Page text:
Like the ECT, it is also in the person of the investor that the requirement of foreignness in relation to the host state is expressed. Moreover, the set of facts that binds this Court does not allow it to conclude that the three X.________ nationals had any indirectly-invested assets within the meaning of these two treaties. Again, the Appellant argues – without establishing it – that such persons exercise a de facto control over the assets. Moreover, it appears that the TBI-NL also adopts the formal criterion of incorporation. As for TBI-Cy, it differs from the other two treaties by requiring a permanent seat in the territory of the contracting party. However, the Arbitral Tribunal reached the conclusion that this condition was met for B.________ and the Appellant makes no admissible criticism of this analysis. It does not avail itself of other provisions of these treaties, except for the aim expressed in their preambles, which inspire the same reflection as for the ECT. The argument that would seek to defeat the application of these two BITs is therefore unfounded.
4.8. There remains the question of abuse of rights. In the absence of specific clauses in investment treaties, it is difficult to see how the legal personality of an investing entity falling within the scope of the treaty can be disregarded, except by resorting to the prohibition of abuse of rights (see Baumgartner, op. cit., pp.291, 294, 297 and 303, in relation to the procedure of “lifting the corporate veil”). This component of the principle of good faith is considered a general principle of international law, or even a rule of customary international law (Baumgartner, op. cit., p.197; Fukunaga, op. cit., pp. 183 and 208; Dinh/Daillier/Pellet, Droit international public, 7th ed. 2002, p. 352 no. 227(a); see also ATF 132 III 389 at 2.2.1, from the point of view of substantive public policy).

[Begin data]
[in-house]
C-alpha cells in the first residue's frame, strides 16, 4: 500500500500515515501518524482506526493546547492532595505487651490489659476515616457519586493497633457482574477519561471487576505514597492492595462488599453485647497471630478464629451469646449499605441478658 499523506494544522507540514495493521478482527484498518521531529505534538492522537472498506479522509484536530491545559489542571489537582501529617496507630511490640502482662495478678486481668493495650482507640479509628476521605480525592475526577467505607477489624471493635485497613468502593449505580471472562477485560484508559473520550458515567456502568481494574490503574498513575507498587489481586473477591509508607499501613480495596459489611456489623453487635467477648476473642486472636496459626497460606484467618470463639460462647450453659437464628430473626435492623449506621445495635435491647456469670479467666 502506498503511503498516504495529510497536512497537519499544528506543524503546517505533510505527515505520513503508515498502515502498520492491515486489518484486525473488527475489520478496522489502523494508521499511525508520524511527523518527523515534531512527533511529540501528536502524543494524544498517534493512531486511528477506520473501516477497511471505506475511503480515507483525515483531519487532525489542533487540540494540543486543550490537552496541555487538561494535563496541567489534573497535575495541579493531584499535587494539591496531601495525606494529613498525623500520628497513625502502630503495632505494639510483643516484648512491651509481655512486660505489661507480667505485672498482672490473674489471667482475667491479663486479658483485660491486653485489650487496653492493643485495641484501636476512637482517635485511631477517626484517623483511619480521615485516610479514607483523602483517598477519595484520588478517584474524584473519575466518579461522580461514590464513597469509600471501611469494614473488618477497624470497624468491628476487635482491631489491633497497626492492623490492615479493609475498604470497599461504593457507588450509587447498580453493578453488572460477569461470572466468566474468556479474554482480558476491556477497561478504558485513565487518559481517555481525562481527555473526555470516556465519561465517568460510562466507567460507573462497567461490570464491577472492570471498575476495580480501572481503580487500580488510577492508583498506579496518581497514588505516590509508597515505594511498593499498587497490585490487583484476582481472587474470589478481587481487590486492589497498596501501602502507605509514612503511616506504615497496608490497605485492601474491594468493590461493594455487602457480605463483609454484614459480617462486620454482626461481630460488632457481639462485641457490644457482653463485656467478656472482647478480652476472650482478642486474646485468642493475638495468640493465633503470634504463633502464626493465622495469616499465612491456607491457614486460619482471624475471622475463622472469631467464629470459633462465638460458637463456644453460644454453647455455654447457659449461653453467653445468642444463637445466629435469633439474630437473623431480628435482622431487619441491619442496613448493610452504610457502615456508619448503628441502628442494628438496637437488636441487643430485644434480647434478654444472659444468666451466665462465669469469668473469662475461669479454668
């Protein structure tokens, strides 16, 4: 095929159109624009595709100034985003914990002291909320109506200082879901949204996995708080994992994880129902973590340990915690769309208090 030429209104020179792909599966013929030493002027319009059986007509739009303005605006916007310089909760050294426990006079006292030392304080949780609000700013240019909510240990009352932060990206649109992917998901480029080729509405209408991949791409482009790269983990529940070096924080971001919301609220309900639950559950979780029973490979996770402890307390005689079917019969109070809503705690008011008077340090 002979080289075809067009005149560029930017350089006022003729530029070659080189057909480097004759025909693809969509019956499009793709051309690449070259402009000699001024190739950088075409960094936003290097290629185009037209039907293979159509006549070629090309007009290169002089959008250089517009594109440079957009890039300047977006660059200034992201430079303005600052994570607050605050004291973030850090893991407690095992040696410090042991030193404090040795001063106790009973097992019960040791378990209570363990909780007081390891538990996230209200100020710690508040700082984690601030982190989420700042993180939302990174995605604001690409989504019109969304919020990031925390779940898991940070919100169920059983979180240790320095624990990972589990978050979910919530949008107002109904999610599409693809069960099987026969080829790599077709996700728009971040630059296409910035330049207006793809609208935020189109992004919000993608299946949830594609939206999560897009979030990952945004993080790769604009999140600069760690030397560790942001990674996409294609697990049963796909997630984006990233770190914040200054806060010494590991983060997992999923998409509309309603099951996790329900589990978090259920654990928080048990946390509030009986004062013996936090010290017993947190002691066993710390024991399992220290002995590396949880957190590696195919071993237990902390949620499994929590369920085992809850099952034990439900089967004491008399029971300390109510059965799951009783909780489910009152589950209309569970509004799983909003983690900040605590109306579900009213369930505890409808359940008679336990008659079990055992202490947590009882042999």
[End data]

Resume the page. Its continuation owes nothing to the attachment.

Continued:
We will not prejudge here the question of the hierarchical structure between Art. 17 ECT and the correction of abuse of right. Indeed, it is sufficient to note that the latter presupposes exceptional circumstances (see for example, Fukunaga, op. cit., p. 209), which are not made out in the case at hand.
The Appellant places great emphasis on a temporal factor, namely the date of incorporation of the Cypriot and Dutch companies, which are October 29, 2009, and December 8, 2009, respectively. In its view, the dispute was foreseeable and imminent at that time; the transitional government had already announced that it wanted to remove the 5% limit for the FiT and threats of arbitration proceedings had forced it to back down; it had warned that it did not want to take legislative action until the next elections scheduled for October 2009; and portage companies with no real economic activity would have been set up at that time, with the sole aim of obtaining treaty protection.
The Award rejected the foreseeability argument. Contrary to the arguments put forward by the Respondents, this is not a question of fact, but of law. On the other hand, these legal considerations are necessarily based on facts that are reflected in the arbitral Award.
These are as follows: